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I don't have a 44, but if the 44 is fired in a larger frame gun you will find that the bore axis is higher above the hand than with a smaller frame gun firing 38/357. Even if gun weight is similar, a higher bore axis will probably increase perceived recoil a bit.

In addition to the shape of the butt as mentioned by mes227, the contour of the grips, particularly the surfaces that the web of your hand wraps around, can also influence how recoil feels.
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Old May 20, 2011, 11:28 AM   #6
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Quote:
I'm going to say yes, basically, it feels somewhere between .38+P and .357 magnum recoil-wise for me.
+1, but another important factor is noise and muzzle blast. .44Spl, in my experience, has less muzzle blast than either .38Spl or .357Mag, particularly the latter; of course, in a short-barreled CCW gun, firing a hot .357Mag load is like setting off a flash-bang grenade near your face.

.44Spl is a very low-pressure round by late 20th-century standards. Although lots of shooters casually compare it to .45ACP and/or .45 Colt, it's actually a step below both of them in pressure and velocity. It fires a similar-sized bullet, so recoil is comparable, but muzzle blast is closer to .380ACP or .38S&W; more of a "Pop" than a "BLAM!!!" This may equate to lower felt recoil to some shooters. (Felt recoil is a funny thing and is often influenced by psychological factors such as noise level.)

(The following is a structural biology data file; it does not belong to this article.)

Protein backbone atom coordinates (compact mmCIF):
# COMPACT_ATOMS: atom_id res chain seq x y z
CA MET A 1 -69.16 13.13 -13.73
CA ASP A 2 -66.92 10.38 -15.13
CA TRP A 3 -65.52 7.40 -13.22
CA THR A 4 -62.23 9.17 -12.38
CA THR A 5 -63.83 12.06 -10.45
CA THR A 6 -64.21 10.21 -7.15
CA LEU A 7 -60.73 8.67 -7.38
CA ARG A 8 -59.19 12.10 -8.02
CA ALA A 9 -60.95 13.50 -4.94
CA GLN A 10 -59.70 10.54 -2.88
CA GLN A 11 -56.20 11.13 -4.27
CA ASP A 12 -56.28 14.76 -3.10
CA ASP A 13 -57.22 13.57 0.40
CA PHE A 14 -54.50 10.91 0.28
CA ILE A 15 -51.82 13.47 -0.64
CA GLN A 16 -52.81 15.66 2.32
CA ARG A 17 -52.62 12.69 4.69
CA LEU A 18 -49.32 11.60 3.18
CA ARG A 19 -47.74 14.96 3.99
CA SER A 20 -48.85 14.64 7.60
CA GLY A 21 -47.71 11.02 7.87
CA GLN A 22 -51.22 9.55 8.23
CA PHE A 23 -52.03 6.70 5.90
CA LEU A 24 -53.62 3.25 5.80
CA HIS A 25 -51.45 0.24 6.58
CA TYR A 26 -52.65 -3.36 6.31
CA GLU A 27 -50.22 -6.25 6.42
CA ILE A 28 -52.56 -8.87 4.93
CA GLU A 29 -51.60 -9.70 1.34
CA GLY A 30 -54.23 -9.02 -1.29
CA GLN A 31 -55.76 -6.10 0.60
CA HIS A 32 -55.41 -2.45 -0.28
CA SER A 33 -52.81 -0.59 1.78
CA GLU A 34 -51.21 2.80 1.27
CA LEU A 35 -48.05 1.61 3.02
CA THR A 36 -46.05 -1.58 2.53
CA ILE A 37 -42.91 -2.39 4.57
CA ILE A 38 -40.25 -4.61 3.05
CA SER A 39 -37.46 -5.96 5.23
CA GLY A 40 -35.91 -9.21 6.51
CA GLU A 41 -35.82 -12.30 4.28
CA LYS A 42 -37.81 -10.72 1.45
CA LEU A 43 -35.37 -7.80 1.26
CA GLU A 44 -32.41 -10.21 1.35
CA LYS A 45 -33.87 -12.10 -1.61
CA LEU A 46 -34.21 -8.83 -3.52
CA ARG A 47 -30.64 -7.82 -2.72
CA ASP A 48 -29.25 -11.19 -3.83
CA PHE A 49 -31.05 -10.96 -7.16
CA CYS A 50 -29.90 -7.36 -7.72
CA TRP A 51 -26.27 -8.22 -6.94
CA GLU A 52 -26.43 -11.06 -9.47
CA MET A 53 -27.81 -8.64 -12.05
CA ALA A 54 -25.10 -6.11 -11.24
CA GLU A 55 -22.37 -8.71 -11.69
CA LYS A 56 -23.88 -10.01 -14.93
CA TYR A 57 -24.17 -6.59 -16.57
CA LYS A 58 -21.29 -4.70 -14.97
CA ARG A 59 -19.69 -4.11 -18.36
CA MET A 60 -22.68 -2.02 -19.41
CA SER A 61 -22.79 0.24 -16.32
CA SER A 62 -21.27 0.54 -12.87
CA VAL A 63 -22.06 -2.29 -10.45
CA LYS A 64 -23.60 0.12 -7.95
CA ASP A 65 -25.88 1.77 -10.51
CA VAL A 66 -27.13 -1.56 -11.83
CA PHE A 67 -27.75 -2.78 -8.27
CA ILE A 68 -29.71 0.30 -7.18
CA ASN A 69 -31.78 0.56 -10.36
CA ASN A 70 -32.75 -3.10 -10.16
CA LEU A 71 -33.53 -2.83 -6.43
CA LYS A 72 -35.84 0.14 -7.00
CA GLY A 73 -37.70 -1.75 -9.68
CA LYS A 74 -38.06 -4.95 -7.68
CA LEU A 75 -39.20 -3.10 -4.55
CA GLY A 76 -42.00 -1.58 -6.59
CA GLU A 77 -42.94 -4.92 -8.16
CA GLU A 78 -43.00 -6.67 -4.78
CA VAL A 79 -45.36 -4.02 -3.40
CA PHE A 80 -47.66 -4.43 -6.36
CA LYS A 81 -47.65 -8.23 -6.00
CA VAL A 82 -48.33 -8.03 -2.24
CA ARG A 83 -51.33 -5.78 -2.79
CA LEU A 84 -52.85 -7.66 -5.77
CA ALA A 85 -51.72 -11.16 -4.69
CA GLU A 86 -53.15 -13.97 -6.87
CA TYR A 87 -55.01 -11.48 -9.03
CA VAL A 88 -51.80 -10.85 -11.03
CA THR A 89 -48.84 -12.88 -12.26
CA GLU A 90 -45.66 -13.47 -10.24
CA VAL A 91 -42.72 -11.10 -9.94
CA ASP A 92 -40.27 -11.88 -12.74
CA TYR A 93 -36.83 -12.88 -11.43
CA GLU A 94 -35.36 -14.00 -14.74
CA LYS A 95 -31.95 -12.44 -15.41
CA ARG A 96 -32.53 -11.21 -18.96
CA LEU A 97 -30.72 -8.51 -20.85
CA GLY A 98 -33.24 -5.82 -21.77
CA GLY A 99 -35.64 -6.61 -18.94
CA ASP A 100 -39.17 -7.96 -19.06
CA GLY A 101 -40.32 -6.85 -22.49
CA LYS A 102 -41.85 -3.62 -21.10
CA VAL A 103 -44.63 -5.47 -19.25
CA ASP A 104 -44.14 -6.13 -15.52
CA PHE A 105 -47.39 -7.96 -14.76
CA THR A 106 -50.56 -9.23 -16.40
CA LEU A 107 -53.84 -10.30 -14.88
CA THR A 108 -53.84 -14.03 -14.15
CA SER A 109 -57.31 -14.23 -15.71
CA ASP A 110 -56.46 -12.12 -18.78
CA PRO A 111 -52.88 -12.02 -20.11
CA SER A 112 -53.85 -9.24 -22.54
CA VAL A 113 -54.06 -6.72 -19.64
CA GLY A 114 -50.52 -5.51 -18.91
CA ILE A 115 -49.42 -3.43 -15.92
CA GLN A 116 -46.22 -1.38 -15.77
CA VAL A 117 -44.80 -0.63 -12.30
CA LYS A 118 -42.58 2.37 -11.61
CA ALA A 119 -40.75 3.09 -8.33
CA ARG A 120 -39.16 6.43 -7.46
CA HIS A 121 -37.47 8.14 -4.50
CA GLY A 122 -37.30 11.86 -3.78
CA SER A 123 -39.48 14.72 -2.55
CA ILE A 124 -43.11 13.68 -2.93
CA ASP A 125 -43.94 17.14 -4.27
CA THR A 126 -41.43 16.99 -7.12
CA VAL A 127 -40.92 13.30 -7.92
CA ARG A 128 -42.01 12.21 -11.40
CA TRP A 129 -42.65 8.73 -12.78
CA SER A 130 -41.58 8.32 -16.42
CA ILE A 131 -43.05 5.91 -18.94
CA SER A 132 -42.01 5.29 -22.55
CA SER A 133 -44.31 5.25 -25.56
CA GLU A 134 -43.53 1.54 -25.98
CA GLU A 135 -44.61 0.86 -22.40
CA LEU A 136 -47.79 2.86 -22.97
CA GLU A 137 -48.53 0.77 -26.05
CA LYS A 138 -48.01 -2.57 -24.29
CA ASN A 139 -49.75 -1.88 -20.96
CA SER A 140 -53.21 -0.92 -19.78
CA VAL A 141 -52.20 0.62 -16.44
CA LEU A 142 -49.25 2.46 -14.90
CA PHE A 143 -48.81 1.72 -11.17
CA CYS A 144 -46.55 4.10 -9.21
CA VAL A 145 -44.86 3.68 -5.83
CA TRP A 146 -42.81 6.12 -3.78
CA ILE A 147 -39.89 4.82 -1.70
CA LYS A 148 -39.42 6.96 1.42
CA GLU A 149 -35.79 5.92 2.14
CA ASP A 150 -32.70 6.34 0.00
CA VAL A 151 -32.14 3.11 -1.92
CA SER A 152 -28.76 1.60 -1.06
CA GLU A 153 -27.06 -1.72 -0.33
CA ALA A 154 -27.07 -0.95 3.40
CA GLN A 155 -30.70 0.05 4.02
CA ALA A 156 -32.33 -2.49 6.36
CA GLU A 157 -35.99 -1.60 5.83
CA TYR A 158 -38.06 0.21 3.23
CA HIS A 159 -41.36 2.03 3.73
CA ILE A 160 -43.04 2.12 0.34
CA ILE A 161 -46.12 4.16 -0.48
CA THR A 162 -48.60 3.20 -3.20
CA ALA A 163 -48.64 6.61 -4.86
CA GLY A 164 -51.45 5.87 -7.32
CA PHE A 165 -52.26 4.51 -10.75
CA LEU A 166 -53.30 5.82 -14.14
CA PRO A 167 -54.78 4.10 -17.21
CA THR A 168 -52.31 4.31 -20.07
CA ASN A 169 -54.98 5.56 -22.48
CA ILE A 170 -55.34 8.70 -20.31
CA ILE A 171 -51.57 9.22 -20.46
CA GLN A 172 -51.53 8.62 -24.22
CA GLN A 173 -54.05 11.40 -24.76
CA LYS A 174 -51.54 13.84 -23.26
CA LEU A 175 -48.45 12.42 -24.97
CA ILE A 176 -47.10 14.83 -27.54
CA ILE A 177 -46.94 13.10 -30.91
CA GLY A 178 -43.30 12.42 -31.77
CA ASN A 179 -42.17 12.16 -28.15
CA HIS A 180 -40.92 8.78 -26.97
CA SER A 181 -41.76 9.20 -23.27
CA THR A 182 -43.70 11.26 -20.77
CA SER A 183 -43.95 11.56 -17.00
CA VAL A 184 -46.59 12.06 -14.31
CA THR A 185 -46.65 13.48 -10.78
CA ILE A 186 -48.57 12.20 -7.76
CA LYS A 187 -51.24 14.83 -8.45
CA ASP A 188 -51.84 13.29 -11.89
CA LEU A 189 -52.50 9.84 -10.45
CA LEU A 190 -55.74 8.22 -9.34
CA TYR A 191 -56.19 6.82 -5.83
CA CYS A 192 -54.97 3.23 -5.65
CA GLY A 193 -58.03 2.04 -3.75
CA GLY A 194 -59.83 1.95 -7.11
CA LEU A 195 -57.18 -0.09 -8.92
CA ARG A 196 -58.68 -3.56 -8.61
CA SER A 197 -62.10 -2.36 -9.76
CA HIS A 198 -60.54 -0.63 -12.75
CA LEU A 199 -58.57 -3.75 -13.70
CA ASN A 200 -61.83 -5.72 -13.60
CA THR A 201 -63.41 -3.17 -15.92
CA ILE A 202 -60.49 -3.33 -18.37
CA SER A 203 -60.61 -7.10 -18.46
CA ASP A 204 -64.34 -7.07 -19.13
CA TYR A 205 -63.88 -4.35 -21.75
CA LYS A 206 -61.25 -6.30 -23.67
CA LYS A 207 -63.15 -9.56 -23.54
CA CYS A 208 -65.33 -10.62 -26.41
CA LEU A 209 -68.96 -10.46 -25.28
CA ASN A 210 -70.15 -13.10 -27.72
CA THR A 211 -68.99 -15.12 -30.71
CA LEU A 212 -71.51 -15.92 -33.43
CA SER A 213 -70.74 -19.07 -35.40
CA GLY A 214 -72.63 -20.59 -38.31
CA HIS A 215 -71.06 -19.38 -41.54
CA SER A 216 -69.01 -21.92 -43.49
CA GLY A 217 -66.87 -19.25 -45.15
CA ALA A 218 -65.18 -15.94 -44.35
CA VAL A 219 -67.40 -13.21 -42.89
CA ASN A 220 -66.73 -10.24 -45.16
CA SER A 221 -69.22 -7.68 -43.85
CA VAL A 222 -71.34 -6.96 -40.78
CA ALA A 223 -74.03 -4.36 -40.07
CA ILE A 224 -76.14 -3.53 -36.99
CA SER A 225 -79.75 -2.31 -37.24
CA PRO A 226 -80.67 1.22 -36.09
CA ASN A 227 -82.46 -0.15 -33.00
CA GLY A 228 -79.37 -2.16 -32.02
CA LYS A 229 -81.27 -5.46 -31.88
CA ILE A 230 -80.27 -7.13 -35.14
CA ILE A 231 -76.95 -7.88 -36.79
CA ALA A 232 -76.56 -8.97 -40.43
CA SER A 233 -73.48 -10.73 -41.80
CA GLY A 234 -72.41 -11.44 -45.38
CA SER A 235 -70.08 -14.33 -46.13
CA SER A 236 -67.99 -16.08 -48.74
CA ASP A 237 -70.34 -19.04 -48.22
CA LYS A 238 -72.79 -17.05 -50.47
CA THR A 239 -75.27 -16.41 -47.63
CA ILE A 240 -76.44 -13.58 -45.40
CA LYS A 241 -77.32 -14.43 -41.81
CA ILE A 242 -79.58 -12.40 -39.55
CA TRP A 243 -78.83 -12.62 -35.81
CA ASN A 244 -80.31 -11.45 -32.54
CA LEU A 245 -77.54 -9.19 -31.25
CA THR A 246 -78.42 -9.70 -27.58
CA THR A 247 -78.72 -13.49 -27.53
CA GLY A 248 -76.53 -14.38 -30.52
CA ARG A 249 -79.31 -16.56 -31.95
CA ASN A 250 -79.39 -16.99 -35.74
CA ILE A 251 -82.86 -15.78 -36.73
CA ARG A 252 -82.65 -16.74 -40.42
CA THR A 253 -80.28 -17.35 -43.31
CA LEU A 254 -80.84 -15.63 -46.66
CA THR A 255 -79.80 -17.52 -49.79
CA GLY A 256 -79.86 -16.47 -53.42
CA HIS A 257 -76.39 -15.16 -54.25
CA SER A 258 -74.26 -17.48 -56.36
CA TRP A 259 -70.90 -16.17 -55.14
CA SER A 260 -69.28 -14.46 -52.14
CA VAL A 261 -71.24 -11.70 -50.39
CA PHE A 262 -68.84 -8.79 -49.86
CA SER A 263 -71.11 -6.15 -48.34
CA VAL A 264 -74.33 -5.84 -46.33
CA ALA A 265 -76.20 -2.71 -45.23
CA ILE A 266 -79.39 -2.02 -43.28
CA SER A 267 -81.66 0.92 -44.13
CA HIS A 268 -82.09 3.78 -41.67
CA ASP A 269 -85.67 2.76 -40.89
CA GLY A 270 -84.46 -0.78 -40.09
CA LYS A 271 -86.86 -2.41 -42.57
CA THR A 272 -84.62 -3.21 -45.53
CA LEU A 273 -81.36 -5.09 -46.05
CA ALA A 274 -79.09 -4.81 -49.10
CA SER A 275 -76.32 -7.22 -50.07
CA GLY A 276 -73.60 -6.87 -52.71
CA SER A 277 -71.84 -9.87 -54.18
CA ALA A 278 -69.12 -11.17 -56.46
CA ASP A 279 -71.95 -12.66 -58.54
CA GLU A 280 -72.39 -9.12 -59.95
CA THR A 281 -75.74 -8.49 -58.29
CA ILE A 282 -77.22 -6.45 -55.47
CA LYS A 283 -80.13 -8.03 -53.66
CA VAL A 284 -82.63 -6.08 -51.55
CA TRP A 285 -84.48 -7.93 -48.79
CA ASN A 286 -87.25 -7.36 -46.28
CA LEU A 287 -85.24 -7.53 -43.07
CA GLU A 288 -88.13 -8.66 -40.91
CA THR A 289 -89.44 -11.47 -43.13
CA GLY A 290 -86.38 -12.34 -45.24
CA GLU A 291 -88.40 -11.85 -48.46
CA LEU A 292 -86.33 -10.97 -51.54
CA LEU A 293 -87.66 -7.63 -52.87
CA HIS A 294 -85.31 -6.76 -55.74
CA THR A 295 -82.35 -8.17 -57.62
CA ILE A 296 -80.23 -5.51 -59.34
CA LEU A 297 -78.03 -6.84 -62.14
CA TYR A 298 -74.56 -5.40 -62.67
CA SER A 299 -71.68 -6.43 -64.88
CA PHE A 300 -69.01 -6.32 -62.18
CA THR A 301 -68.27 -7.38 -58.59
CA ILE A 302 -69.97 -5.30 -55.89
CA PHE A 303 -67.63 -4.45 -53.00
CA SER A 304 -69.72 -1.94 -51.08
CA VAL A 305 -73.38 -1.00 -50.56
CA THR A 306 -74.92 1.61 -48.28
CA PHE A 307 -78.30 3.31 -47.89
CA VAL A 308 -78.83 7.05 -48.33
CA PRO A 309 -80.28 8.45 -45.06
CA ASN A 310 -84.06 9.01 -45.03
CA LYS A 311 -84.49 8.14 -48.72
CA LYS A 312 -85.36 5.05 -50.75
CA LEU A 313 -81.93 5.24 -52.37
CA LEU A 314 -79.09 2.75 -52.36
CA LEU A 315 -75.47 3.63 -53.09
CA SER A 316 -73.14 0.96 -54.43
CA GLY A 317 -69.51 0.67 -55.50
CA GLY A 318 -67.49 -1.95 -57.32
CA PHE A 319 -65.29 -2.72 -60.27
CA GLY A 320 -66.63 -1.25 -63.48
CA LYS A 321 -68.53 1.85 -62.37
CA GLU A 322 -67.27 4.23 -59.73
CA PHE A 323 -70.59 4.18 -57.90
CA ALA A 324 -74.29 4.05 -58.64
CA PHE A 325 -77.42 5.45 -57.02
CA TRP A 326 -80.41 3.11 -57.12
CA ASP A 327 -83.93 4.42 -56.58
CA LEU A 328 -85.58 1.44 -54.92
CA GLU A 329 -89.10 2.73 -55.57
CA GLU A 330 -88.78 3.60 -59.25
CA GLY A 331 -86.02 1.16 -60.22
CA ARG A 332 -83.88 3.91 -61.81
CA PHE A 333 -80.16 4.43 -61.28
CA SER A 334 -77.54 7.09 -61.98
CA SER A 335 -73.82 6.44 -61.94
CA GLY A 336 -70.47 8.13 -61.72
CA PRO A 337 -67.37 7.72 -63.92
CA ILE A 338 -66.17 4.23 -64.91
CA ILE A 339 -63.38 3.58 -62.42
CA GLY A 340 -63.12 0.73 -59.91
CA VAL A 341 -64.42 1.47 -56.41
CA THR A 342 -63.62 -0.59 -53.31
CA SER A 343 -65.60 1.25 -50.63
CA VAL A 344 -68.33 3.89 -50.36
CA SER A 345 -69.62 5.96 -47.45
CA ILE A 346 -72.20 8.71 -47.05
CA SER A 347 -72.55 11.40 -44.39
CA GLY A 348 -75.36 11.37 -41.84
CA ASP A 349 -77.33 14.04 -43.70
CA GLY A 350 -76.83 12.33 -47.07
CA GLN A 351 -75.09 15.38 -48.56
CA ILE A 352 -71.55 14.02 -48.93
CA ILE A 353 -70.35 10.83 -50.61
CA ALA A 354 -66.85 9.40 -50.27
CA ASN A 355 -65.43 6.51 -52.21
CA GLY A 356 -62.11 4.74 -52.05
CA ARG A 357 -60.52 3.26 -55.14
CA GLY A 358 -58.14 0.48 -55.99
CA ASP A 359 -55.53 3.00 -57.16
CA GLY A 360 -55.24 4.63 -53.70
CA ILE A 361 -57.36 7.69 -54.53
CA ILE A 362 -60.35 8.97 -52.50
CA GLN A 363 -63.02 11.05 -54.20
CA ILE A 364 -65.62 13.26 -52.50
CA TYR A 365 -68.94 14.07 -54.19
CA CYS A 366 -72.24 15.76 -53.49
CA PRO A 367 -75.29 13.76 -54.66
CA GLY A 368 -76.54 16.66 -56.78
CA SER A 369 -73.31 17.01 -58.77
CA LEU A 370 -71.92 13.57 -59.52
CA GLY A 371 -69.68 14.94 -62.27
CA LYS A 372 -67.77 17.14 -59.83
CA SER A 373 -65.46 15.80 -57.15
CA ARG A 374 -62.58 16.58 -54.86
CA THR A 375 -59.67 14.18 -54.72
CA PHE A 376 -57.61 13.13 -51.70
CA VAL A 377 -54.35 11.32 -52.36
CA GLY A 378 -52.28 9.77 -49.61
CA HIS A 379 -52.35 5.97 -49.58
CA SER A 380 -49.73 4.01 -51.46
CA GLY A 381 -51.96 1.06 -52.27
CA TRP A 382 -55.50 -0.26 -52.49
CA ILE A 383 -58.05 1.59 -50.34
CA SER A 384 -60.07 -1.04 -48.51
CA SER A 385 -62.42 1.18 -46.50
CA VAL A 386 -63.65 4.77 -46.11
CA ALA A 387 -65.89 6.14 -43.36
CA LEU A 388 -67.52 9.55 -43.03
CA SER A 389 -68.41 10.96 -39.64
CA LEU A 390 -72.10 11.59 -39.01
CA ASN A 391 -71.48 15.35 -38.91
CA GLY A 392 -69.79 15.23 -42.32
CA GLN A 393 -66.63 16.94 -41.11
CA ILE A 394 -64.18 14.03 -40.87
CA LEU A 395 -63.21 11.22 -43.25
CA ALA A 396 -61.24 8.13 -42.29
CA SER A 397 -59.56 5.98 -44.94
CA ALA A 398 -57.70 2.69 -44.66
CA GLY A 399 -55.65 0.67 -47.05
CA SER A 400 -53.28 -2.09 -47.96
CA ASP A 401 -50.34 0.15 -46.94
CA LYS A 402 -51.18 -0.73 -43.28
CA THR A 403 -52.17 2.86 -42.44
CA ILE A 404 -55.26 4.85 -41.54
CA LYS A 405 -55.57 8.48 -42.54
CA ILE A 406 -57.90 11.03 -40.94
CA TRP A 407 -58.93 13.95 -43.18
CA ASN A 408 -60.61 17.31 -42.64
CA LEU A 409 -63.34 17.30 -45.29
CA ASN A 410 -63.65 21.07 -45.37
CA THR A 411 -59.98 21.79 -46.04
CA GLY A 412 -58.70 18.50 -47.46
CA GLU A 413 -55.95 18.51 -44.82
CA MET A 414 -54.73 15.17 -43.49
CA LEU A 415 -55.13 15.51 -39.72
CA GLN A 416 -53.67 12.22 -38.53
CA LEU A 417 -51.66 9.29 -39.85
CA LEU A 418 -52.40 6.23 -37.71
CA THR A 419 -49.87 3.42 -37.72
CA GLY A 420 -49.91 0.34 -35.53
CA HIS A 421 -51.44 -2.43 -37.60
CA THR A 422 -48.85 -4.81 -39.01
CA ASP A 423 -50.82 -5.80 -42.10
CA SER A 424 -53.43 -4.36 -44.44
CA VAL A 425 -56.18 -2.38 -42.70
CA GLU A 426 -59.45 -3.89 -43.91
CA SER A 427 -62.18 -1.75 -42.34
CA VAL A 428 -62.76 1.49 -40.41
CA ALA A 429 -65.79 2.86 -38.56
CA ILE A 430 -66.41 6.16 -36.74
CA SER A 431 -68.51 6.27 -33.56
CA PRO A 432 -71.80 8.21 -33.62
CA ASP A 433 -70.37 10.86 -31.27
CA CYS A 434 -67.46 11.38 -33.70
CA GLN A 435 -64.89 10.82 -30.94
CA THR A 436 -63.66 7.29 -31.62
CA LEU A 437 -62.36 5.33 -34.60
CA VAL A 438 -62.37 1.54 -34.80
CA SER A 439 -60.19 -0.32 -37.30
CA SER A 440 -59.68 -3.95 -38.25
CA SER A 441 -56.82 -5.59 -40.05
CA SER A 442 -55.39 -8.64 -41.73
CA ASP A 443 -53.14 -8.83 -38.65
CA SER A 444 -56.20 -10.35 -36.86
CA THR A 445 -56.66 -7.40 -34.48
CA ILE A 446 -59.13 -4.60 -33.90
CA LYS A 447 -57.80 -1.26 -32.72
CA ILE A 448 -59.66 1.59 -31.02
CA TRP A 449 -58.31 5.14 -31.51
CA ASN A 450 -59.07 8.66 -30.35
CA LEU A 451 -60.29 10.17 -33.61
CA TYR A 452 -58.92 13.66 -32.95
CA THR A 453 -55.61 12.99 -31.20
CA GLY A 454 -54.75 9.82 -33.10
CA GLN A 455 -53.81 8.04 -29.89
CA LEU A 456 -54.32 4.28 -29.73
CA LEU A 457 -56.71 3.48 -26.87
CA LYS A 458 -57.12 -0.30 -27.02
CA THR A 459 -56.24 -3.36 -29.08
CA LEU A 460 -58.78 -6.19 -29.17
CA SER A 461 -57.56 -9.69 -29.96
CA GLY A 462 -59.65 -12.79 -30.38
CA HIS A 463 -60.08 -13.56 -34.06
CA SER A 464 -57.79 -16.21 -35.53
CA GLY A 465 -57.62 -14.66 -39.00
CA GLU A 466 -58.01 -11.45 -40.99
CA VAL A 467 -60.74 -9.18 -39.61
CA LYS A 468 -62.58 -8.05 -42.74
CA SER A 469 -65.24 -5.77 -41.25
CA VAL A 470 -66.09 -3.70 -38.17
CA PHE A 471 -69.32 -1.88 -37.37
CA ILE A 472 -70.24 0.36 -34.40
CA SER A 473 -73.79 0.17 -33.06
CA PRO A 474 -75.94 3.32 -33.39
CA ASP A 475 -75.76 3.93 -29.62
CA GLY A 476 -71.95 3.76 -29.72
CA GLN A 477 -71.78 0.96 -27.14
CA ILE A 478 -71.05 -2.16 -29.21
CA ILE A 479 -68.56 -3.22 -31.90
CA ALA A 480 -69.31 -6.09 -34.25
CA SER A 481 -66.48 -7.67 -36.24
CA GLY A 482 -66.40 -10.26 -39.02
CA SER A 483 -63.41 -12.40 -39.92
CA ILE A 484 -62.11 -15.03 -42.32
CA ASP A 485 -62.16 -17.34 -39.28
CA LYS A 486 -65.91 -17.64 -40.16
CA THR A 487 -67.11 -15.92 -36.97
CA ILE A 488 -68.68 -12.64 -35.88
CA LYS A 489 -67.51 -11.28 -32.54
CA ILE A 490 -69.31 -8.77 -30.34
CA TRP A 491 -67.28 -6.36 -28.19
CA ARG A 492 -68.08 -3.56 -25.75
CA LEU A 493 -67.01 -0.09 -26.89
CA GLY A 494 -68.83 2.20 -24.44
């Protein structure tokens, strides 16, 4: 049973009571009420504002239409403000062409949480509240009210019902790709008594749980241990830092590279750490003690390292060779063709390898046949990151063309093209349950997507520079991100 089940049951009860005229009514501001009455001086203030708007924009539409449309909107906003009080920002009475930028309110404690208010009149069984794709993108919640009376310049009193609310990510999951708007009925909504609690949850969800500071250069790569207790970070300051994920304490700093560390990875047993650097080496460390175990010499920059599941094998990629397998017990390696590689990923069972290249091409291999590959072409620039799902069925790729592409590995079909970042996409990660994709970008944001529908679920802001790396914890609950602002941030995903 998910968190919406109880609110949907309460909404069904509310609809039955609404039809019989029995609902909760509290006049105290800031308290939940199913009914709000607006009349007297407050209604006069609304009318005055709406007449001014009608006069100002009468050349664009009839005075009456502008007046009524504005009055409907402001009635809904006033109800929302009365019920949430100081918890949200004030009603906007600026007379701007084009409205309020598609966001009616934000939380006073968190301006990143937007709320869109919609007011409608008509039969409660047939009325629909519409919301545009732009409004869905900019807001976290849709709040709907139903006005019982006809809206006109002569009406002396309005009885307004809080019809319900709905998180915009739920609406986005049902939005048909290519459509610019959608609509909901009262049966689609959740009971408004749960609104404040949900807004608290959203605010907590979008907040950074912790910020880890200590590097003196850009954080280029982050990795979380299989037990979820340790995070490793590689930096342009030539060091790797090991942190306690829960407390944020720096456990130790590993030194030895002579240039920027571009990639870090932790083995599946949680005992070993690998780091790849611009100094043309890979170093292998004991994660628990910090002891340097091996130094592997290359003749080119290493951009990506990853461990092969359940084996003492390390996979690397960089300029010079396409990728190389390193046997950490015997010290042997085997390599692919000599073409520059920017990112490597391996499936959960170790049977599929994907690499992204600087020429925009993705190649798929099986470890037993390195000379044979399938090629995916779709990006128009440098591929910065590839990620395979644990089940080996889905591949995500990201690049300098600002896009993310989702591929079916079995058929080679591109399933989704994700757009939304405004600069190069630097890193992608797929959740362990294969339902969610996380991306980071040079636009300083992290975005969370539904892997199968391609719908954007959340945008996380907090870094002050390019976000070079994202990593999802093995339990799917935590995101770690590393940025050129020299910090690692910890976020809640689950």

Mandatory Footnote: I'm not talking about some of the hot, modern .44Spl+P self-defense rounds, but you should avoid using those in an older Charter anyway.
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Old May 20, 2011, 11:35 AM   #7
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...but I know that I would not shoot it excessively because of the cost of the ammo.
FWIW .44Spl is one of those rounds which you really need to handload in order to really enjoy it. Factory ammo is hard to find, it's expensive, and the selection is limited. OTOH it's a very easy and forgiving cartridge to handload because nice big cases and big bullets are easy to handle, and the generous case volume makes it tolerant of slight overcharges (provided you don't double-charge the cases, which is a possibility with big cases like this).

The only drawbacks are (a) the larger bullets are more costly than smaller calibers if you don't cast your own, and (b) your local range probably doesn't have a bunch of extra brass laying around.
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Old May 20, 2011, 12:17 PM   #8
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44 Special, to me, feels the same as 38+P. Not as much power as a .357, for sure.

But the recoil is only half of the equation. I'd prefer a standard pressure 44 Special for self defense to a 38+P. Less reliance on expansion.

Charter and Taurus makes inexpensive small guns in 44 Special, S&W makes expensive ones. There's no middle ground at the moment. With Charter or Taurus, you're tossing the dice, and with S&W you're tossing the wallet.

The only real problem with 44 Special other than a lack of guns in the cartridge, is ammo price. It is through-the-roof expensive, unless you reload.
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Old May 20, 2011, 01:31 PM   #9
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Lyman old 180 gr full wad cutter works great in my Bulldog.

Quote:
.357Mag load is like setting off a flash-bang grenade near your face.
That's why I never bought a 357. One wouldn't think so, but even the 44 Mag is more pleasant to shoot than 357 Mag is. Of course, ymmv.
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Old May 20, 2011, 04:12 PM   #10